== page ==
sábado, 2 de febrero de 2019

An exercise in populism, propaganda | The Indian Express

An exercise in populism, propaganda | The Indian Express

An exercise in populism, propaganda

The interim budget deflects focus from real issues and takes people for granted

An exercise in populism, propaganda
Prime Minister Narendra Modi during an all-party meet for the budget session of Parliament, in New Delhi. (Source: PTI Photo/Manvender Vashist/File)
Written by Anand Sharma
The Interim Budget of 2019 is a desperate attempt by a government whose tenure ends in mid May, to assuage the anger and disappointment of the people who feel betrayed. Prime Minister Narendra Modi had sold dreams of two crore jobs a year to the youth and promised to double incomes of farmers. Five years later, and having failed to deliver, this budget is a ruse to deflect the focus from real issues. It is an attempt to confuse people with new promises, without giving an account of what was promised in the previous budgets of this government.
At the outset, it is important to place on record the constitutional provisions, parliamentary practice and established precedents on the presentation of budget and the passage of the Finance Bill. The Lok Sabha is elected for a term of five years unless dissolved earlier and the government’s tenure in office is limited accordingly to five years. The exception being only if the government loses its majority and the confidence of the House before that.
The present BJP government has presented five full budgets and, therefore, has no mandate to present a budget for the next financial year 2019-20. Article 112 of the Constitution makes it abundantly clear that the budget is an annual financial statement containing the receipts and expenditure for the next financial year. What Parliament can pass will be a vote on account, sanctioning expenditure for the three months beginning April 1, 2019 upto June 30. By then, a new government would have assumed office and presented a regular budget.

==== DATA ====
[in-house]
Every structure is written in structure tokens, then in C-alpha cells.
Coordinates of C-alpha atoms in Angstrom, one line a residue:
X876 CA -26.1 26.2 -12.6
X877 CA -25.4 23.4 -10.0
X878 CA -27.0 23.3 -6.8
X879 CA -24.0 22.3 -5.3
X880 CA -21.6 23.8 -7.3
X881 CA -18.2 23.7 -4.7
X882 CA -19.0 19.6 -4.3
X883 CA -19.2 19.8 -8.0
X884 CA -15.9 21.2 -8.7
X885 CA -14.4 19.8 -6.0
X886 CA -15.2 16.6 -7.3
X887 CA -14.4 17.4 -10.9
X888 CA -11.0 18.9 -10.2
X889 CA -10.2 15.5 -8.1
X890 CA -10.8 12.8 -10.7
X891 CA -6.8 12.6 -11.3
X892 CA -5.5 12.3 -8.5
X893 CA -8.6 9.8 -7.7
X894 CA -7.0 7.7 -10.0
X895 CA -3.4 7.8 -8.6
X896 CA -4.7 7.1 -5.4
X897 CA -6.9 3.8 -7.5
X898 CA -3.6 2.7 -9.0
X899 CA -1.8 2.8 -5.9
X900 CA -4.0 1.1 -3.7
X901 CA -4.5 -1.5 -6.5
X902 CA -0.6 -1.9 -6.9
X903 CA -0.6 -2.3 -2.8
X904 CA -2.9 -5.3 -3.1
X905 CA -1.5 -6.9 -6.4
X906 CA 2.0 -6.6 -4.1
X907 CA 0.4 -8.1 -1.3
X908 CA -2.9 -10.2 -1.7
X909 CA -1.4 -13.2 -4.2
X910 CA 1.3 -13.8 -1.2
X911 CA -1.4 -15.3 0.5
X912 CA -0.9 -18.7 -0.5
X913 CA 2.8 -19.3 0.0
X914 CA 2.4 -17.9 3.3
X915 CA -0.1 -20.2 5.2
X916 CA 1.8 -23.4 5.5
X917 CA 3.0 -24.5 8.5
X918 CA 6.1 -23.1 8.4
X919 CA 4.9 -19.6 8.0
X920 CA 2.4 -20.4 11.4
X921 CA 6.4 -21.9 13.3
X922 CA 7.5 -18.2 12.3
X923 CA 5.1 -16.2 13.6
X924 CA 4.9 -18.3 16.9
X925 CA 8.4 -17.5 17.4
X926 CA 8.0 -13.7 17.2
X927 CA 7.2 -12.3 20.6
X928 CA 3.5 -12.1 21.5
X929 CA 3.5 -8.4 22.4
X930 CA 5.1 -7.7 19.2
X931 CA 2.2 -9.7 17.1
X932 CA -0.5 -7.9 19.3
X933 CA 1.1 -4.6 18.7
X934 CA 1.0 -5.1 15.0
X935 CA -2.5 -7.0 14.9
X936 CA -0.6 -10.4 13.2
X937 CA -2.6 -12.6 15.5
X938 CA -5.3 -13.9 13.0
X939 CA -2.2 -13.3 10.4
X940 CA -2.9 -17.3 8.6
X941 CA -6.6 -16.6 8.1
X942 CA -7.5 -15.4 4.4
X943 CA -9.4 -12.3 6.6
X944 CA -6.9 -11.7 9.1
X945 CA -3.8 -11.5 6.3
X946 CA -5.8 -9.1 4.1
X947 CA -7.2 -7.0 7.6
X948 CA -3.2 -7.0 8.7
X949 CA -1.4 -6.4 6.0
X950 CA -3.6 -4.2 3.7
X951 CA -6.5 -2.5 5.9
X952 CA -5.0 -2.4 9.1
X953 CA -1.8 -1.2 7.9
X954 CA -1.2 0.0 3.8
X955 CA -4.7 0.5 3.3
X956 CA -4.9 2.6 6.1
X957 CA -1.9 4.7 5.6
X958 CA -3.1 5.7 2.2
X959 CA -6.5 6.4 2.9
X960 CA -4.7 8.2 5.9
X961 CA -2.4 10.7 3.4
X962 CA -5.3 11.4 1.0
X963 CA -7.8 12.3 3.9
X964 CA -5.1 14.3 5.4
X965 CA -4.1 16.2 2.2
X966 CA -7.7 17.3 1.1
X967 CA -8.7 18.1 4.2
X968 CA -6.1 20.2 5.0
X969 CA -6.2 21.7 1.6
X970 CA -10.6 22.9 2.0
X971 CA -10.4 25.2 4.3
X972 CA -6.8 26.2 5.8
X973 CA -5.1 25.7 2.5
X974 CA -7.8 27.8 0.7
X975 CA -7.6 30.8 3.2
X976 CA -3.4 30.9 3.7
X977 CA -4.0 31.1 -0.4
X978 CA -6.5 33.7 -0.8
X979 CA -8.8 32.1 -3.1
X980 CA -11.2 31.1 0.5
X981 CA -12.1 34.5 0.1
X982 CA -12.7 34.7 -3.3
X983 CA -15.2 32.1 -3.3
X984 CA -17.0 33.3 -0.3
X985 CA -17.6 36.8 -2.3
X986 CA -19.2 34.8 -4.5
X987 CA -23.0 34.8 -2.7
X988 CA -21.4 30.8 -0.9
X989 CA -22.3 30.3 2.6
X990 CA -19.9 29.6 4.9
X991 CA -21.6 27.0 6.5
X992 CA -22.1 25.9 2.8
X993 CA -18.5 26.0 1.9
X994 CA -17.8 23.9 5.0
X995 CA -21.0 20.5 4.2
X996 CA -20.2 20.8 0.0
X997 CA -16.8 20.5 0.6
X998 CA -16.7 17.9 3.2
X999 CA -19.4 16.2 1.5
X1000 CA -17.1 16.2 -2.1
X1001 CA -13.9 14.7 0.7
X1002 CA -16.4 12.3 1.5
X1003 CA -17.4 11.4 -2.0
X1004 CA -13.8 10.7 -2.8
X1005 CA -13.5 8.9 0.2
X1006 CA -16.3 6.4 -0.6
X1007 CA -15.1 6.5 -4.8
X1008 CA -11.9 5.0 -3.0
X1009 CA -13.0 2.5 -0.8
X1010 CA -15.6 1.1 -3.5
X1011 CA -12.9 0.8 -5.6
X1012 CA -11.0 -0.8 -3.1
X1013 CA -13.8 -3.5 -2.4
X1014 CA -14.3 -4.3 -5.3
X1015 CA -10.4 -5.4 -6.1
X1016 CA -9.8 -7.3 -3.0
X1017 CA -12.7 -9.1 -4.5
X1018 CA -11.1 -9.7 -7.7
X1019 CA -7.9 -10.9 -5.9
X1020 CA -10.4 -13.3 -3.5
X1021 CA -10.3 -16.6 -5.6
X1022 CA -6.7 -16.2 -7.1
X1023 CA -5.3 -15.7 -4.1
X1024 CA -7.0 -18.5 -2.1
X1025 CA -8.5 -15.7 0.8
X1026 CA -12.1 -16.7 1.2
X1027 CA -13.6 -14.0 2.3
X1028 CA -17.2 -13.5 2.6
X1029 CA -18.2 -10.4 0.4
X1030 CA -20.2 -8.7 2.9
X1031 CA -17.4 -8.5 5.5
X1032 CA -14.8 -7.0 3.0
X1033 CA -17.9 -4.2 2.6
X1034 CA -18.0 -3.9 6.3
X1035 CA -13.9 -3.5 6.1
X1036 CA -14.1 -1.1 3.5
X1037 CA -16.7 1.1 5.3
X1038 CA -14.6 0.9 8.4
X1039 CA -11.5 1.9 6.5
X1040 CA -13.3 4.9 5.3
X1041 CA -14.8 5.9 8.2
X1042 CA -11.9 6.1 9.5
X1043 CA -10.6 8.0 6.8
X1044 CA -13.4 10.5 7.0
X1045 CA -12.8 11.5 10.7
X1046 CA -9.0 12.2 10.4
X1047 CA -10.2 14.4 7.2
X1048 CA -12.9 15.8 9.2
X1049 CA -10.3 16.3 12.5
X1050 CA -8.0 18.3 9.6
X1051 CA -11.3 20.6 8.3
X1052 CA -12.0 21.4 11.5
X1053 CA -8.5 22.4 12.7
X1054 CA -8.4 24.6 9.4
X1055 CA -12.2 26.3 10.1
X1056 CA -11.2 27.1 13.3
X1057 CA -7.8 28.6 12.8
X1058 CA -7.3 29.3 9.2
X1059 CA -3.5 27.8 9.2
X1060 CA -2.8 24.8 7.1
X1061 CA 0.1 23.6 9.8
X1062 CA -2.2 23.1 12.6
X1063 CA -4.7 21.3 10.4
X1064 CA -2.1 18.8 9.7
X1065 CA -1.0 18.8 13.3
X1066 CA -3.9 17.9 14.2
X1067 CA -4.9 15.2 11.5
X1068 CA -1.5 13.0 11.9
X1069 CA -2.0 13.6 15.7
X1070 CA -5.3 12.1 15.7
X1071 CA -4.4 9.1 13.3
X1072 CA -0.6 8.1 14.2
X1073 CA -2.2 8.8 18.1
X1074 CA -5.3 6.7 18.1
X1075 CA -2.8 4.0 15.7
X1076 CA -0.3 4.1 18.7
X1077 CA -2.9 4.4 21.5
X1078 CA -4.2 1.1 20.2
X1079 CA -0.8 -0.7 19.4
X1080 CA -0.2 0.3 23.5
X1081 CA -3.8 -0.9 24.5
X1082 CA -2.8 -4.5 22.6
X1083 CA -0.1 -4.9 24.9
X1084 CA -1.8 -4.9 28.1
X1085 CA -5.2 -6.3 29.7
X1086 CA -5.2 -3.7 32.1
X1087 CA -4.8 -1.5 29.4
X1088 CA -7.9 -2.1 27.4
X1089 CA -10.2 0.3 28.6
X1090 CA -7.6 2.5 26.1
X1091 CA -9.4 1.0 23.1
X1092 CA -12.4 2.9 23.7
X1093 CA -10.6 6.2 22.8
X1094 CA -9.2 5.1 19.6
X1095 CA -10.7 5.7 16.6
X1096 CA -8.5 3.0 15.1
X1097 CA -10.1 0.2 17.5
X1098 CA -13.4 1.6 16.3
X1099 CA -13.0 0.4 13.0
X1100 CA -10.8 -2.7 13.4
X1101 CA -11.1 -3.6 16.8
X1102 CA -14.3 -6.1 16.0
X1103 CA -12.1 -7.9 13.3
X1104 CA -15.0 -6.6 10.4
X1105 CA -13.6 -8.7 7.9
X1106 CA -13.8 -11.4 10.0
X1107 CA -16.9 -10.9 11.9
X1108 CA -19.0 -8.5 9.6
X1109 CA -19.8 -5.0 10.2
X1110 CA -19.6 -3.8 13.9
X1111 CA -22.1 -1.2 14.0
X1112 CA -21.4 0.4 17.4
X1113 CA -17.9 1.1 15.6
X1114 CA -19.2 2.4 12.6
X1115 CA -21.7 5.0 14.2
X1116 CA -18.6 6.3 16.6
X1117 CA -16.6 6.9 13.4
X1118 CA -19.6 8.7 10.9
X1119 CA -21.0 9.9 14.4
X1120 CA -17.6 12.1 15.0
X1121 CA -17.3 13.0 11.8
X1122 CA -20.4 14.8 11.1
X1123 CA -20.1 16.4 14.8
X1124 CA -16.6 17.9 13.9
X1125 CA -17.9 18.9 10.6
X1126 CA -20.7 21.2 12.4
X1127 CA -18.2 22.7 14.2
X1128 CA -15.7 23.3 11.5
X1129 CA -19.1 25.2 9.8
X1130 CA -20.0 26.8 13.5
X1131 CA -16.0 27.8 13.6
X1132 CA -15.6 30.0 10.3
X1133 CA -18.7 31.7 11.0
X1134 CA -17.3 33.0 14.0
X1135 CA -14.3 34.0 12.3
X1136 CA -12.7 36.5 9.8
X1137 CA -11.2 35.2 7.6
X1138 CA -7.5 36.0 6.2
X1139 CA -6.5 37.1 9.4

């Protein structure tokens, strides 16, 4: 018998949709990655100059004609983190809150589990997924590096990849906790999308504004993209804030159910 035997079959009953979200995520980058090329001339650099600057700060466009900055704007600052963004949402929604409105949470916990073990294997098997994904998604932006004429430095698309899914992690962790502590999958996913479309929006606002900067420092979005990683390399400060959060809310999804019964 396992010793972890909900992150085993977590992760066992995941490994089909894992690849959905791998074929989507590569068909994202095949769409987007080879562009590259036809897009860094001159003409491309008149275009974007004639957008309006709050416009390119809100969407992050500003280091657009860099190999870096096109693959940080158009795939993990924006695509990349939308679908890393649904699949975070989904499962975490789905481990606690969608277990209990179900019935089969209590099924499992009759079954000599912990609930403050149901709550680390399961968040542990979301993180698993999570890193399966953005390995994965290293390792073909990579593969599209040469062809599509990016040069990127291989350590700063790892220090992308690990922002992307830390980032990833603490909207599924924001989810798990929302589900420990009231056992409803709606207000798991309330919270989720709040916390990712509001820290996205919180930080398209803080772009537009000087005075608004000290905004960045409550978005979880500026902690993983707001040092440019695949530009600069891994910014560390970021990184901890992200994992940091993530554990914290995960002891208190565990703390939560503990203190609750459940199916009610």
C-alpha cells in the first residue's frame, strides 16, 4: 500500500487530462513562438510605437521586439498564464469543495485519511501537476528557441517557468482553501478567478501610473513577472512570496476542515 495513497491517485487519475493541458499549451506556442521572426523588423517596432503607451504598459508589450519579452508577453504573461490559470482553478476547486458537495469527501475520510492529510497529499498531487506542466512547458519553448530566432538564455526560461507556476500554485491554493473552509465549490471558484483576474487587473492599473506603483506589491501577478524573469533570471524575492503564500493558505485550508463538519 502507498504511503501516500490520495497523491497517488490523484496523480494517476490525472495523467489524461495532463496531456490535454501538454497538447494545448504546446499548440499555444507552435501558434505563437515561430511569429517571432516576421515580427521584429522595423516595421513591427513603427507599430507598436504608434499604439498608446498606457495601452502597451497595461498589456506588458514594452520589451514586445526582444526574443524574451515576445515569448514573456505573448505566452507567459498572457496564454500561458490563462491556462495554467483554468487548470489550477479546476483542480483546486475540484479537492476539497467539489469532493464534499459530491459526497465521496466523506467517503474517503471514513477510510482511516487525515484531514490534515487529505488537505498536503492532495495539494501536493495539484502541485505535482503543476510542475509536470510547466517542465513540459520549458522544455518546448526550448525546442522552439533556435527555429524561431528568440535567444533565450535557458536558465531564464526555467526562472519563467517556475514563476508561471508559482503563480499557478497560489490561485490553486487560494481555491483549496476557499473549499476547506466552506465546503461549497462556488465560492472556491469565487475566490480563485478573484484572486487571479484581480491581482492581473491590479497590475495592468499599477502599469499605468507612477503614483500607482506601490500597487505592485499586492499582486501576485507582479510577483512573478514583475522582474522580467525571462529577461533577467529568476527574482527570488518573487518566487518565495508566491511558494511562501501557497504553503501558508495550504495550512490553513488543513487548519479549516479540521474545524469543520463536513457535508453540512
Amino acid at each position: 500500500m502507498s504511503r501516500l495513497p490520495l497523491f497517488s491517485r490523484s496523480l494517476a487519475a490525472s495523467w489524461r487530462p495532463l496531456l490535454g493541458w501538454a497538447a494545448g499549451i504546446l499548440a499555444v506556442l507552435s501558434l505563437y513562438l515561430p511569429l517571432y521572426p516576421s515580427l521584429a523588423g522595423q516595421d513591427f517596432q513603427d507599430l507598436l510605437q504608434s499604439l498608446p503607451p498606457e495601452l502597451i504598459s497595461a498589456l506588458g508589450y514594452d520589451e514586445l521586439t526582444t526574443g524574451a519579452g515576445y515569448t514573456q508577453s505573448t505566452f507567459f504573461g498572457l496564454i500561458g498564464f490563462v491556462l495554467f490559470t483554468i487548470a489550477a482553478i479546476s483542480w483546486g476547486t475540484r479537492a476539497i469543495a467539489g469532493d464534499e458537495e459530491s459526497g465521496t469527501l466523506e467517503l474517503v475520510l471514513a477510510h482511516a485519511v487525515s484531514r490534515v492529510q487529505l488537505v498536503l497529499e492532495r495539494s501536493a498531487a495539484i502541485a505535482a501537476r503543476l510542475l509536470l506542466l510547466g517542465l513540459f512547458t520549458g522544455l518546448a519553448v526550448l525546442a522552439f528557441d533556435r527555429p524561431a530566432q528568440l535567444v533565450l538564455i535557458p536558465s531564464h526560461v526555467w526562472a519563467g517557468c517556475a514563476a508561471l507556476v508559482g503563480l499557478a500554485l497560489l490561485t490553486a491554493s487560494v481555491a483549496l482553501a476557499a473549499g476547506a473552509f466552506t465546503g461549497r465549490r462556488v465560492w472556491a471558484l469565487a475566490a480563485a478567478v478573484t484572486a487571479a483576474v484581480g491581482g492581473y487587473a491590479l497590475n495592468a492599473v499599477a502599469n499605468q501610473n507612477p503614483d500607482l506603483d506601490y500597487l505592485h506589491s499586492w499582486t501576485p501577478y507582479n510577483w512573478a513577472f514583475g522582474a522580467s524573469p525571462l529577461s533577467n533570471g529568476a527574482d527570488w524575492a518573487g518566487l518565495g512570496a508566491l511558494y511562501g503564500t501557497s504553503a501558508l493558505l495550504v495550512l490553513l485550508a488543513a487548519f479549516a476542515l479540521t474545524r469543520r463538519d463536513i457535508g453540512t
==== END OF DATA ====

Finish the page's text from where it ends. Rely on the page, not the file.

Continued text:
How, then, can one describe the interim budget document of today? This is an exercise in populism, merely a statement of wishes and political propaganda. This will become infructuous and irrelevant when a regular budget is presented in June.

Today’s document also conveys confused thinking, bad economics and takes people for granted. It has no ring of sincerity and is a fictional account of the government’s achievements in five years, which are contradicted by facts and reality. Let us look at what is promised to our people. Farmers will be given Rs 6,000 in a year as income support, which translates to Rs 17 a day. India is confronted with acute agrarian distress and a large number of indebted farmers have committed suicide in recent years. If the government was sensitive to farmers’ plight, why did it wait for four years and nine months to announce this measure? It is too little and too late.

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